At the same time, there was this evolution away from the idea of a pediatrician working on their own, to a “medical home” model, where there are multiple disciplines collaborating to assess and address these issues. So, the idea to engage in this setting came to me, as it did for many others working in the community, from the recognition that one of the main places where all families get seen from birth to age three has been the pediatric well-child setting. Pediatrics was one of the places where we could engage in these areas at a population-wide, universal level.
What is important to remember is that engagement with hard-to-reach, or marginalized families, is more than just their attendance. And I think that engagement, in this setting, relates both to cultural sensitivity on the one hand, and using a strengths-based approach on the other. We need to engage families in common, shared goals — goals like wanting your kids to be healthy, to develop normally, to do well in school — even while recognizing that parents from different backgrounds do think about parenting and about their children in somewhat different ways. So, engagement for us is about building on those shared goals.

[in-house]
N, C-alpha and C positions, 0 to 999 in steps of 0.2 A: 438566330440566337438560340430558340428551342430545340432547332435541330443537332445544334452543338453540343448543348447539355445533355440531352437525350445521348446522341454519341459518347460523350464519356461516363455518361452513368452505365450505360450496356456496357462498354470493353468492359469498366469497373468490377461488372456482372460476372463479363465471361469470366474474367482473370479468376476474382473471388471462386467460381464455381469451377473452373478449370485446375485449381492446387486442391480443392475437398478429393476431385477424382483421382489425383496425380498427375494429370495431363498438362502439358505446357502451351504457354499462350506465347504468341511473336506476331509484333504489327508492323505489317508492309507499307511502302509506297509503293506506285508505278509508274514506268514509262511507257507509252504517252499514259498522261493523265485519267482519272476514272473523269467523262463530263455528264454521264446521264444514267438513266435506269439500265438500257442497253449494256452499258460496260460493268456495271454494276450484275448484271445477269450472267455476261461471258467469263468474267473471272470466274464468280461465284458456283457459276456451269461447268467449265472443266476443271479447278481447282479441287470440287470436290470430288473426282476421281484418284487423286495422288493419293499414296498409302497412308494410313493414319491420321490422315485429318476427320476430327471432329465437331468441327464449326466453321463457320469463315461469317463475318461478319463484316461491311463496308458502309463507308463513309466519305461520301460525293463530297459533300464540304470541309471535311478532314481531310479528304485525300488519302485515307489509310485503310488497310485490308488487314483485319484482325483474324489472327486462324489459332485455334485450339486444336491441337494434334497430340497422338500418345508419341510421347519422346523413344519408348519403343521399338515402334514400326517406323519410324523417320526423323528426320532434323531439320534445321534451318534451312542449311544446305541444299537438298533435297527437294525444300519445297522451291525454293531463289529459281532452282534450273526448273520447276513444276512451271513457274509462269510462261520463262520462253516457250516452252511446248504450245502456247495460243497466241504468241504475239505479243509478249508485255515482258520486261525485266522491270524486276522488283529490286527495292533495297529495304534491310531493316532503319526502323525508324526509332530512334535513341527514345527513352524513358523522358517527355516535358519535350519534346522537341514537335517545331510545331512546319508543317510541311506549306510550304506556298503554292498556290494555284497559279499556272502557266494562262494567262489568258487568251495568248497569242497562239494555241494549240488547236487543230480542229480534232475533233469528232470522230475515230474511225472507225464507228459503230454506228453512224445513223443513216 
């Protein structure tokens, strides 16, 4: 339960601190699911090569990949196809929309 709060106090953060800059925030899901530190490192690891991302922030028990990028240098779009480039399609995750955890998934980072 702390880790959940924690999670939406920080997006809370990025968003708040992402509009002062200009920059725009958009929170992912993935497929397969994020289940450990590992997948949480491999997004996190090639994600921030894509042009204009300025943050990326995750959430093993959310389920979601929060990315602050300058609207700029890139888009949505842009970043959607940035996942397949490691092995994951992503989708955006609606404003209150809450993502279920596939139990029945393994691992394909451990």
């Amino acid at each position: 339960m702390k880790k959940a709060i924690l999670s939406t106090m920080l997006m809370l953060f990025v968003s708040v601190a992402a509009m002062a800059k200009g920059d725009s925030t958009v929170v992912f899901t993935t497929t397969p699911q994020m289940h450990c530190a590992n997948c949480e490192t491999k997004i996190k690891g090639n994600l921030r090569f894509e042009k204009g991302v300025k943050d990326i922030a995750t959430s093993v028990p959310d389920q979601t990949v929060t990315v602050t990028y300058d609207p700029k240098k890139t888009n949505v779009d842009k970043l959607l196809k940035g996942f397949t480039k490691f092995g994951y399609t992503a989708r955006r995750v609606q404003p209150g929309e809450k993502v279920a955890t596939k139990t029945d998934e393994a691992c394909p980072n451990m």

Technology can play a big role in new intervention strategies for improving parenting practices. Why did you decide to use video recording devices in your intervention?
At the time that we began the program, video recording was extraordinarily exotic, and families weren’t used to be video recorded. We weren’t sure, initially, whether families would find it okay – what we found was that a majority of families were interested in trying it out, and those who tried it out really liked it.